By Blake Ells
Briarwood Christian School football coach Fred Yancey inked his name in the record books last month when he scored his 300th victory as a high school coach with a 23-6 win at Fairfield.
The Sept. 22 win, Yancey’s 259th in the state of Alabama, ranks him fifth among active coaches for victories in the Alabama High School Athletics Association.
But Yancey’s path to the record books was not a linear one.
He began his career at Towering Oaks School in Memphis, where he served as the head coach for three years, and he moved on to Gatewood School in Eatonton, Georgia, for three more. He then chose an unusual path for a coach who has compiled an accomplished resume; he stepped back into an athletics director role for nine years, serving as the coach for the freshman team. Those were victories not counted in his record.
“I wanted my children to get a Christian education,” Yancey said. “I couldn’t see myself coaching anywhere but at the high school level, but more than anything, we wanted our children to get a Christian education. So we bit the bullet and went to Evangelical Christian School in Memphis, and I coached at the freshman level for nine years. When Bart, my son, was going into his junior year, we were in touch with Dr. Byrle Kynerd at Briarwood. They were making a coaching change, and one thing led to another and we ended up here.”
That was 27 years ago.
Now the Memphis native trails only four coaches – Buddy Anderson at Vestavia Hills, Danny Horn at Benjamin Russell, Terry Curtis at UMS-Wright and Dale Pruitt at Albertville. – for wins by active coaches in the AHSAA.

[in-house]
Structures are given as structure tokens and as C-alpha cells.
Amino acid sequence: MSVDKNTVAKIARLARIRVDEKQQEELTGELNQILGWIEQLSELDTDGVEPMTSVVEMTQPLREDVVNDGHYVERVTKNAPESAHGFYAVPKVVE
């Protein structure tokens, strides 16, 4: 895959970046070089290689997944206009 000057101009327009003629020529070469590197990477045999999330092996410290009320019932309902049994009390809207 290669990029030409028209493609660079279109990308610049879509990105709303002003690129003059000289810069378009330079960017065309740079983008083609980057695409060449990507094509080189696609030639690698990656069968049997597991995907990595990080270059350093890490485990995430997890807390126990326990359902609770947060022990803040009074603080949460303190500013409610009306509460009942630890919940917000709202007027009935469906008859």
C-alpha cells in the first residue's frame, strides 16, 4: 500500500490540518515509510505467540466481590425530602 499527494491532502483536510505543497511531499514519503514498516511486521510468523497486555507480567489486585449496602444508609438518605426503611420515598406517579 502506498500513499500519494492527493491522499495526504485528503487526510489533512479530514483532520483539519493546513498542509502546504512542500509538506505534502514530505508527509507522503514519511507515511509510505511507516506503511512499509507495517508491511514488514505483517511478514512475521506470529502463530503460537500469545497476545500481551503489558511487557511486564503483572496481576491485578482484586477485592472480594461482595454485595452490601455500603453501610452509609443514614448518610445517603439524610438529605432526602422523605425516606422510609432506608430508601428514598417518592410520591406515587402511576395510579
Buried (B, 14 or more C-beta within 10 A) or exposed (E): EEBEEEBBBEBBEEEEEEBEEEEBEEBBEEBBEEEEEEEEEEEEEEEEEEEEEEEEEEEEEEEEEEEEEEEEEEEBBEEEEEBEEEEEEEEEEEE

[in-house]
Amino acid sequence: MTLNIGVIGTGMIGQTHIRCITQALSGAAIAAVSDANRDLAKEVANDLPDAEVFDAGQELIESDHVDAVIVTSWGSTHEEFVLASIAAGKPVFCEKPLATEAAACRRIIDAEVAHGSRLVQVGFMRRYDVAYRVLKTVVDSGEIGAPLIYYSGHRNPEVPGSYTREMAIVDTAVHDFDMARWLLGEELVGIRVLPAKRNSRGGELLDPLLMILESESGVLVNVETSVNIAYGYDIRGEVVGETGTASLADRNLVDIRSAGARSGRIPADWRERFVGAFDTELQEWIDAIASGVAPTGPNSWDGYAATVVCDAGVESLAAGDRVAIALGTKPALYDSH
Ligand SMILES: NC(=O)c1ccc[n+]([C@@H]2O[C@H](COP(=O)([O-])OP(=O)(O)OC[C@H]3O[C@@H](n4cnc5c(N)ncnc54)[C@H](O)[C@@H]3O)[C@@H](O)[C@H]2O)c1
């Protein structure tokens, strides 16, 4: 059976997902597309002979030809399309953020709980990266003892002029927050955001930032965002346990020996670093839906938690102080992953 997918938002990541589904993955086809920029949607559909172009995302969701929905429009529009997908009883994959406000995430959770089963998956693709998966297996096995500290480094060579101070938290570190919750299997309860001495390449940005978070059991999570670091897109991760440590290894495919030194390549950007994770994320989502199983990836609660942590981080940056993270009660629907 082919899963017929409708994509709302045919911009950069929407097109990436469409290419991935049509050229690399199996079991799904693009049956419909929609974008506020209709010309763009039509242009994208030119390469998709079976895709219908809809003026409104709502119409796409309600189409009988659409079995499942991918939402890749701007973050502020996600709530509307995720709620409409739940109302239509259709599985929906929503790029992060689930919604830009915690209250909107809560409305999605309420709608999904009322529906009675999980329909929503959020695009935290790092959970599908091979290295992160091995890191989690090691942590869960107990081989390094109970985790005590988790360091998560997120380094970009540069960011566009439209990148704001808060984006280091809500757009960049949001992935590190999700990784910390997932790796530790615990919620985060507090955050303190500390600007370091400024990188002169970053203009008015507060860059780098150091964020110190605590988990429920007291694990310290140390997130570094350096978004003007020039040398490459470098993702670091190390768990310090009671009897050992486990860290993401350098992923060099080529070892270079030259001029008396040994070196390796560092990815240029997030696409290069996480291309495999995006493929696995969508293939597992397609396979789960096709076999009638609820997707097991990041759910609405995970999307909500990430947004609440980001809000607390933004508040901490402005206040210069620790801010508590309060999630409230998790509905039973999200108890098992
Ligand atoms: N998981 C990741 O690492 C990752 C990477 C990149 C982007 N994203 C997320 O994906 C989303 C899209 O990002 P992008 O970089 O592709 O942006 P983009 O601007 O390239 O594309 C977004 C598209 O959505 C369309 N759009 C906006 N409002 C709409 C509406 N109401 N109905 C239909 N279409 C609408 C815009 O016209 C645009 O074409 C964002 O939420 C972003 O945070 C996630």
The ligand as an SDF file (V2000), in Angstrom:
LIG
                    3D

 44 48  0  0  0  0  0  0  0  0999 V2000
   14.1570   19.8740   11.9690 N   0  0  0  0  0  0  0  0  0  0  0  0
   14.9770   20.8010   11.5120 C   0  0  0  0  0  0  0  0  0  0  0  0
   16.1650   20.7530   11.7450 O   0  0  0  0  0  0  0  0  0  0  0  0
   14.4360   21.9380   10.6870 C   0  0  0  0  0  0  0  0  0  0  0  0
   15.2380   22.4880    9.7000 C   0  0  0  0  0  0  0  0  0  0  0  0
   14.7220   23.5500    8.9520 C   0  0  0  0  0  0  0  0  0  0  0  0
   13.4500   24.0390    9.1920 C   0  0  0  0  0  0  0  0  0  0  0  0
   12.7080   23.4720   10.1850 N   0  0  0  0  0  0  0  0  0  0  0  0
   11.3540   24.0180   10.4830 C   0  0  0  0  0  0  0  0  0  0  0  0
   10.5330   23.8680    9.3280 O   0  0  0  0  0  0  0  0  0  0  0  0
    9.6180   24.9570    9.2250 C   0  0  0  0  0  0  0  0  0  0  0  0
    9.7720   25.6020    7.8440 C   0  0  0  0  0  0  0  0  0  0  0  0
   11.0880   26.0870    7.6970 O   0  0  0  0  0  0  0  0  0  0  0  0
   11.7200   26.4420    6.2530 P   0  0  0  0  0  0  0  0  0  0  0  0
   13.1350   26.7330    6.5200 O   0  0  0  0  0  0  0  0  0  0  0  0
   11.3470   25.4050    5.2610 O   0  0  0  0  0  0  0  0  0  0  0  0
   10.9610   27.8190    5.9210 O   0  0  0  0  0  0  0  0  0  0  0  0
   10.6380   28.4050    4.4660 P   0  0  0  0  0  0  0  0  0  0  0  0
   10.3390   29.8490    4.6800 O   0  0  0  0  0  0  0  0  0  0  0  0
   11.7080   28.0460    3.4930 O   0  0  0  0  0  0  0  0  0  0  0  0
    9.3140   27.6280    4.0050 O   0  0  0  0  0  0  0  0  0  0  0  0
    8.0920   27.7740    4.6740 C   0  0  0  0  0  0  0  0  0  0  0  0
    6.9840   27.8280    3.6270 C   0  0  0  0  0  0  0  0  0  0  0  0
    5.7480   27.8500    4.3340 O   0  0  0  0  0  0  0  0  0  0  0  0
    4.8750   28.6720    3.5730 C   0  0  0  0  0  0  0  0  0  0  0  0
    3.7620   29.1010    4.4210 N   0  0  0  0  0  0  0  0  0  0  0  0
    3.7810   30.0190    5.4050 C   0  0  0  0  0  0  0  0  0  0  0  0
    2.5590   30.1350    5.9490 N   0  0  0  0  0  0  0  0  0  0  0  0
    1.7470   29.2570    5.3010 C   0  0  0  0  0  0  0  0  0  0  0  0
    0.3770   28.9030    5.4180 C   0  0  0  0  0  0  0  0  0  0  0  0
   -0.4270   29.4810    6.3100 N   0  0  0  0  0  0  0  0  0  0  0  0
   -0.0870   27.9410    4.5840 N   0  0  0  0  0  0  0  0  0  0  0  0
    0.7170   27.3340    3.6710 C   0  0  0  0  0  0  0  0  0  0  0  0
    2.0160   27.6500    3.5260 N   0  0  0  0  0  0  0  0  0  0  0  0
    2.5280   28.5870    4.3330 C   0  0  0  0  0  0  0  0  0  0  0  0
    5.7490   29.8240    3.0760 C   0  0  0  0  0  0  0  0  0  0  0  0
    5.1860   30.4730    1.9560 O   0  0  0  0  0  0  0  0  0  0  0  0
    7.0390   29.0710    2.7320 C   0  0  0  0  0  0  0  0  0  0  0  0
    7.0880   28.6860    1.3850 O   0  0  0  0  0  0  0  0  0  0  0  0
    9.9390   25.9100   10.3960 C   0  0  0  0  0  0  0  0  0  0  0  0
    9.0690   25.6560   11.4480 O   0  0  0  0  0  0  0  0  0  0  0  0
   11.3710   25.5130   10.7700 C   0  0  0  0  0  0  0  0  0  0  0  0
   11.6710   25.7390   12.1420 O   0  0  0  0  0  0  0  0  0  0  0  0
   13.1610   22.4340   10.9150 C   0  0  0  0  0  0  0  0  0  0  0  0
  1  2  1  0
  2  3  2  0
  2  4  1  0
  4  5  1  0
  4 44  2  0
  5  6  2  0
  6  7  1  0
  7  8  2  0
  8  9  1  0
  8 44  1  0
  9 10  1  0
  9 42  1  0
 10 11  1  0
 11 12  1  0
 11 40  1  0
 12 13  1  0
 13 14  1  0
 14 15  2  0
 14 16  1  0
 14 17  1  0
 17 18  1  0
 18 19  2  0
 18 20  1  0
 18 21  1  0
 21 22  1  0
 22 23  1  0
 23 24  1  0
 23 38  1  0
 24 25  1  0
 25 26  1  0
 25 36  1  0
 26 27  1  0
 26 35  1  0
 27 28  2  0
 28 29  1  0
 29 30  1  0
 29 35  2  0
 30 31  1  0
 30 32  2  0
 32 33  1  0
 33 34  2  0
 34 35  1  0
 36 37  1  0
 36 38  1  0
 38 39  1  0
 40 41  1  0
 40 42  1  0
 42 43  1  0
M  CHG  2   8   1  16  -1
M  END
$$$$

He remembers the first win in Memphis as vividly as the 300th one.
“We were playing a team called Rossville,” said Yancey. “We beat them 8-7 in overtime. It was a fun win then … . Anytime you can win a game it feels great, and when you lose it hurts for a little while.”
Over the years, Yancey has trained athletes who have gone on to play at higher levels. Former Alabama stand- outs Tim and Simeon Castille were high school All-Americans for Yancey at Briarwood Christian before spending some time in the NFL. Andy Davis and Yancey’s son Bart each enjoyed success at Samford. Former Auburn offensive lineman Andrew McCain honed his skills on one of Yancey’s teams. Walker May served as a captain at Vanderbilt. Before he became the offensive coordinator at SMU, Joe Craddock played quarterback for Yancey; and before he spent time on the staffs of the St. Louis Rams and now at North Carolina, for- mer Auburn quarterback Barrett Trotter played the position at Briarwood.
The latter two still lean on their high school coach for advice, however modest he may be about the relationship that they maintain.
“When they come to town, they come by Briarwood and we sit down and I let them teach me now,” he said. “They do a great job of keeping us on the cutting edge of what’s going on in the college football world with offensive schemes.”
Technology is the thing that’s changed the most in 40 years, he said. The people haven’t.
“Every year’s the same, but every year is different,” he said. “The kids have been great to work with from the time I got here until now. They’ve taken great pride in being good citizens who are also good students, who are also good football players.”
His faith remains his priority. It’s what he followed across the Deep South to connect with his family and football for 40 years.
As his team continues what they hope will be a march toward a fourth state championship under Yancey’s watch, which would be the school’s sixth championship in total, it’s a bigger picture that still drives Yancey.
“The Lord’s in control and he has a great plan for each and every one of us,” he said. “I think football is the way that He allows a lot of our boys to grow up. Football isn’t the only way for a young man to grow up; but it’s a great way.
“At Briarwood, football has been a real important venue for kids becoming great leaders, strong men and good family guys. And the Lord’s using the game of football in the lives of a lot of people.” ❖